Thursday, May 23, 2019

Do Space Aliens have Fiscal Quarters?

So, my Hexa Trains indie game features some outlandish planets with freaky colours. Obviously, they cannot represent Earth, as the continents are all wrong too. So, railroad building on Alien Worlds, it is then.

So, when the time came to implement loan interest for the game, it made me realize I need some time-accounting for my game. An extra-solar planet will still have years (as it orbits a star) and days (as it will likely spin as it orbits.) So years, and days. But what about monthly interest payments?

Well... there it breaks down. A random alien planet does not have months, and even if it does, there wouldn't be 12 of them. For starters, a random planet may or may not have moons. And if it does, the moon orbit will not be an integral number of times faster than the planet's orbit.

So no moon then. But what about seasons? Yes... our Alien Planet will most likely have seasons, because the spin axis is probably not aligned with the orbit axis. This means that there will be a spring, summer, autumn and winter. Nice!

And because our Alien Planet has four seasons, which are perfectly in sync with the orbit (exactly 4 seasons per year) we can reasonably assume that our aliens are familiar with dividing their year into four equal parts.

And there you have it, ladies and gentlemen... Our Aliens will probably track corporate performance on a quarterly basis. And hence, will have fiscal quarters.

So, this means that I will implement my economic simulation in such a way that interest on debts is charged four times a year, and revenue/investments/operational-costs/assets are tracked on a quarterly basis.

Wednesday, May 1, 2019

My magic bullet for writing multi-threaded code.

When doing my game development there is often a task or two that are just a little too computationally intensive for a smooth framerate. And I put my framerate targets very ambitious: typically 120Hz for proper operation on an iPad PRO. At 120Hz, there is only 8.33ms to do everything: rendering, simulation, ai, physics, etc. So the larger computations that threaten to exceed this, need to be moved off the main thread.

Examples off things that I have computed on their own threads, in my previous projects include: AI action planning, iso surface generation to simulate deformable terrain, crowd flow and path finding.

The biggest hurdle to take when doing multi threaded code, is to avoid race conditions. If two threads are writing to something, which write will persist? Or if a thread reads and another writes, will the reader see the old or the new value? Tricky stuff.

I've found a neat trick to make this whole MT programming thing a lot more manageable. And frankly, after repeatedly using it, I've come to regard it as some sort of magic bullet. In this blog post, I will explain my approach in the hope that it will be useful to other (game) developers.

So the mechanism of choice for me can be summed up in one sentence: concentrate all the synchronization + semaphores + condition variables in just one place: a thread-safe work queue.

This thread-safe queue is then used to set up a producer / consumer system for units of work. The producers live on the main thread and spec well defined pieces of work that need to be performed. Those work specs are put in the queue.

The consumers of these jobs live on worker threads, with one consumer for each thread, and often one thread per CPU core. The job is consumed and the worker thread goes to work, thereby performing the outsourced service that the producer on the main thread did not want to do itself.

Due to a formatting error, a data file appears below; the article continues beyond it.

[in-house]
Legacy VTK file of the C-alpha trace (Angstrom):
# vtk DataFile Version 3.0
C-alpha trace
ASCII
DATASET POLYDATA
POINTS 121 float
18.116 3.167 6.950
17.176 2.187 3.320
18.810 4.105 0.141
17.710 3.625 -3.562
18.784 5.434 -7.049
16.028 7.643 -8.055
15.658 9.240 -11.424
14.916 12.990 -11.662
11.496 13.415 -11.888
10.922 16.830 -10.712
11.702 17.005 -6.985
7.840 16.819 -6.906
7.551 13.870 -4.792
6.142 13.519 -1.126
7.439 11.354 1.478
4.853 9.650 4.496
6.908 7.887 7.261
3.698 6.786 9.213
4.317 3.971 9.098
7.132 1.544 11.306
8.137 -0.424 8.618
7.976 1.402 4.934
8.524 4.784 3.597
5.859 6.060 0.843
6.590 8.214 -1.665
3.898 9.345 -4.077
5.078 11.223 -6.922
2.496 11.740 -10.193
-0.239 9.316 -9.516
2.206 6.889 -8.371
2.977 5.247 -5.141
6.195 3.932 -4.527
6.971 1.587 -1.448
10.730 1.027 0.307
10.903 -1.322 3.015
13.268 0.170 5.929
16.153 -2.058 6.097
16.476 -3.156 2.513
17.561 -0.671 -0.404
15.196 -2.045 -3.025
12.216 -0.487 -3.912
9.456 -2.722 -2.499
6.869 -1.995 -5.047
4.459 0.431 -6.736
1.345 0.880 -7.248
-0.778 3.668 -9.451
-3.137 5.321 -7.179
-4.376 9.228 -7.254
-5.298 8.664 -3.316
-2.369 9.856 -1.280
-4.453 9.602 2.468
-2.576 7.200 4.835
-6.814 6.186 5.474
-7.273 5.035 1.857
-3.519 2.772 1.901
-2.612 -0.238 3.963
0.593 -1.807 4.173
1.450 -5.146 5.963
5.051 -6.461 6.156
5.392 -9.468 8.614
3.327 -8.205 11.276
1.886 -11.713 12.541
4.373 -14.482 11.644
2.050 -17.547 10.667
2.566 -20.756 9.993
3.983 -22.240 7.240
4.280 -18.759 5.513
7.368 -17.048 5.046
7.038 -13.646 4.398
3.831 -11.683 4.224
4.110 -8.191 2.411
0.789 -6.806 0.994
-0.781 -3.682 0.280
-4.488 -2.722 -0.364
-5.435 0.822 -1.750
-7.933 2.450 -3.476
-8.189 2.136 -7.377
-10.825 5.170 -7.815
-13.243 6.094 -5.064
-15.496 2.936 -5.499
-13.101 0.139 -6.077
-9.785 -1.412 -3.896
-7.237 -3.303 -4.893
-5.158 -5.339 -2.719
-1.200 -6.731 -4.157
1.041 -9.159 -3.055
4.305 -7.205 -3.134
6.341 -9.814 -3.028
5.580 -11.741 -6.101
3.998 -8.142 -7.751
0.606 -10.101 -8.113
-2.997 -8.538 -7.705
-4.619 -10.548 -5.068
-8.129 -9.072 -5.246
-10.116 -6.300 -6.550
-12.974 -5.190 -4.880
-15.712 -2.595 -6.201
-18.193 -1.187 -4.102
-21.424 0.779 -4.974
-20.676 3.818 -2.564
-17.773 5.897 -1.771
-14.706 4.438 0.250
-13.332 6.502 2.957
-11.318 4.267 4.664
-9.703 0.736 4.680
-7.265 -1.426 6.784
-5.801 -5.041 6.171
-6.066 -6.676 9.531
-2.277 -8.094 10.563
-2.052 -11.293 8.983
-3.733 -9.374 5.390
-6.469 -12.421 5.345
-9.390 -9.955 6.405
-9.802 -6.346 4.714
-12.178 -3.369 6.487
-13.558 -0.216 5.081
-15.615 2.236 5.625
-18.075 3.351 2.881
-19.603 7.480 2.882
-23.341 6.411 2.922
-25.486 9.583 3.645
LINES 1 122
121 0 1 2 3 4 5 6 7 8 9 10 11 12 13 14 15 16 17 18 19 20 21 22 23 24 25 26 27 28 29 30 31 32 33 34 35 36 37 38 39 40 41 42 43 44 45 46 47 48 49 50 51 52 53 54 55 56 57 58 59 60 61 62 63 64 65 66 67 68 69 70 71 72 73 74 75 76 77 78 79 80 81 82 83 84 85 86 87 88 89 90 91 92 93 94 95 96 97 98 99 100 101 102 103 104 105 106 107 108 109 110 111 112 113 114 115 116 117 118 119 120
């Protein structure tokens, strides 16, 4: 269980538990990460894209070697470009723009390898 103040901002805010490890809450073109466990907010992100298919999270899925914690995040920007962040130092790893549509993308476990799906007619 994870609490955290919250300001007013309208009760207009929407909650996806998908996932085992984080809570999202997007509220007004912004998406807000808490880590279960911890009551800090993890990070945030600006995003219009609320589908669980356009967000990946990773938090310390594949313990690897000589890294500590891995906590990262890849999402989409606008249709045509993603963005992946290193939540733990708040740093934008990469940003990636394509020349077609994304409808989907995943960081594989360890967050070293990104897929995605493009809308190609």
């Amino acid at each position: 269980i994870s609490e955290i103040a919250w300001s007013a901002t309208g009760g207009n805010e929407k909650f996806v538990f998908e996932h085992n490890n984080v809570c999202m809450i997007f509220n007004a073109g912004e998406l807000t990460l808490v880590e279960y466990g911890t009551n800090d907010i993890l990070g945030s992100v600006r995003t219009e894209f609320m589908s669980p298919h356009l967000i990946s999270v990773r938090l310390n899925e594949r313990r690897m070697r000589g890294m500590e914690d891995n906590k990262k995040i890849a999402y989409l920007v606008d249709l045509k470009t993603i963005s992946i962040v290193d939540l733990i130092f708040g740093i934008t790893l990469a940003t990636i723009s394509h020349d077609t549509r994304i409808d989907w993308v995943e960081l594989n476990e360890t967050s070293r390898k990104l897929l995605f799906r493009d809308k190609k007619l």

Note that the task-queue consumers are the actual service-providers, and that the task-queue producers are the clients of these services that want the computation out-sourced to another thread.

To communicate back the results of the computations, I use nothing fancy. All I do is have the worker write a boolean in memory to signal that the specific work was done. This is not protected by any construct, because there is a well defined order in which things happen: The worker (and only the worker) writes the boolean. The client on the main thread (and only that client) reads the boolean to see if work is done. I do this polling once every simulation frame. Every 'entity' in the simulation that has work outstanding, checks the boolean for completion once per frame, and if it is set, it can safely, use the results that have been stored in main memory. If a client just misses the completion, no biggie! The next simulation frame, it will be picked up.

Note that the magic bullet comes with one big drawback, which may or may not be a big deal in your personal case: You lose determinism. But frankly, deterministic code is elusive anyway. For instance, there is hidden precision in the FPU registers that may be set randomly, so in practice deterministic floating point code is not possible anyway.

The actual implementation of a thread safe queue is beyond the scope of this article, but it involves one mutex, and two condition variables. One condvar to signal that the queue is not empty (wakes up consumers) and one condvar to signal that the queue is not full (wakes up producers.) Of course the queue depth needs to be large enough so that it is never full, because a full queue would temporarily freeze your main thread.

Finally, I want to stress that this approach does not absolve you from being careful. You still need to make sure that a thread is not overwriting nilly willy in the main memory. But the fact that you can safely communicate the work that is req'd and the work that is completed, is at least half the battle.